2. Christians should welcome and enjoy the good that is currently in our world, the truth that comes from understanding how our God-designed planet works, and the beauty that comes from contemplating the wonders of nature. As the old hymn goes, “This is my Father’s world. He shines in all that’s fair. In the rustling grass, I hear him pass; He speaks to me everywhere.” Even scientific studying and exploring of nature’s wonders can be a spiritual experience. Seeing how different species adapt and evolve in order to survive in changing environments can be as awe-inspiring as contemplating the details of Michelangelo’s paintings on the Sistine Chapel; contemplating the beauty and enormity of the stars and the galaxies can be as faith-inspiring as listening to Bach. It also means our whole being enjoyment of this wonderful planet is not only justified but also sanctified. From enjoying a hike up the mountains to a quiet time in our backyards, or even just a stroll in a city park, we are encouraged to enjoy these as legitimate spiritual acts of enjoying God’s gifts to us, and through that, to enjoy God’s presence. Of course, this does not mean we ignore the other conventional means of enjoying God’s presence, i.e. worship with God’s people.
  3. Christians need to rethink what salvation means. If this planet is restored, not destroyed, into a new world order or its originally intended world order, depending on how you want to look at it, then salvation is not simply about saving human souls as an escape from planet earth anymore is it? Salvation takes on a much broader meaning, it becomes cosmic. Or, at least, in my terminology, salvation is in 3D – it involves all dimensions of our lives. In my next post, Rethinking Salvation and God’s Mission, I will look more closely into this.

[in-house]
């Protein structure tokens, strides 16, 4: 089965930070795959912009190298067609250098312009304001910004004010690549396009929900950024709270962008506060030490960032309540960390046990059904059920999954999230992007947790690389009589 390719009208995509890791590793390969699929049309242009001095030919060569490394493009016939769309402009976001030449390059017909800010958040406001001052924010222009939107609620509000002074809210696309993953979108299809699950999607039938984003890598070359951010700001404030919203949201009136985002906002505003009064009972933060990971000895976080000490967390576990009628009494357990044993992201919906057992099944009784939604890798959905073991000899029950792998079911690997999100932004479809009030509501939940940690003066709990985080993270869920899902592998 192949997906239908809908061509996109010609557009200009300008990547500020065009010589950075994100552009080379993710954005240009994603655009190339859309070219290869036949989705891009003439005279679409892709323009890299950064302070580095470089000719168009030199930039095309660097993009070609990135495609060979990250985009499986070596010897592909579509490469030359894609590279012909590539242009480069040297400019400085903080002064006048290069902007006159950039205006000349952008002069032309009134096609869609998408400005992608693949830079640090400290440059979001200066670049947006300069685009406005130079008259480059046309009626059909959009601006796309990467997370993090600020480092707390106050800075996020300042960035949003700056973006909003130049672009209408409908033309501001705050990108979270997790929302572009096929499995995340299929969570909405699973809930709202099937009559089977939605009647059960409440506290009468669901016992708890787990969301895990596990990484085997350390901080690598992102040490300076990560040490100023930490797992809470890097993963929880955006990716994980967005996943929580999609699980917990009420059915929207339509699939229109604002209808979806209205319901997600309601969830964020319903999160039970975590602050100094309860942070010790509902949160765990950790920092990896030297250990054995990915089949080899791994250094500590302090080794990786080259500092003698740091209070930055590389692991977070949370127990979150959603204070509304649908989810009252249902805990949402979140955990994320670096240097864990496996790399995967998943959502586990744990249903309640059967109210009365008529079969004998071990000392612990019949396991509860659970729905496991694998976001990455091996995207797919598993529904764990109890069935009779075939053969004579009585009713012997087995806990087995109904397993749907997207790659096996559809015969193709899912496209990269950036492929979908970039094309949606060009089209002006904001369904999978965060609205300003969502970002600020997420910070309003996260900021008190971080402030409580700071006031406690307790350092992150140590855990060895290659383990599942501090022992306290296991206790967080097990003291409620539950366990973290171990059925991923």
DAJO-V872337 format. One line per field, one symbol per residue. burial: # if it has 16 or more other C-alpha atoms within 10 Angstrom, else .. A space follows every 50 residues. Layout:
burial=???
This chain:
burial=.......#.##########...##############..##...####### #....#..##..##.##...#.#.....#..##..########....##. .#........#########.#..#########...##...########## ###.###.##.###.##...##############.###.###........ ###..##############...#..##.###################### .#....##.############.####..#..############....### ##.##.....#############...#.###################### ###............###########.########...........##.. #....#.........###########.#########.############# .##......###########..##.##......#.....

What other implications can you think of from this “same planet, different worlds” theology?

For more theological reflections on the environment, read my post: A Christian Four-Eyed Perspective on the Environment.

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About Shiao Chong

Editor in Chief of The Banner, official magazine of the Christian Reformed Church (CRC). Formerly CRC Campus Minister serving at York University in Toronto, Canada. (All postings here are my personal opinion and does not necessarily represent the views of the CRC or of The Banner.)
This entry was posted in 3D-Christianity, End Times, Environment, Spirituality, Theology and tagged , , , , . Bookmark the permalink.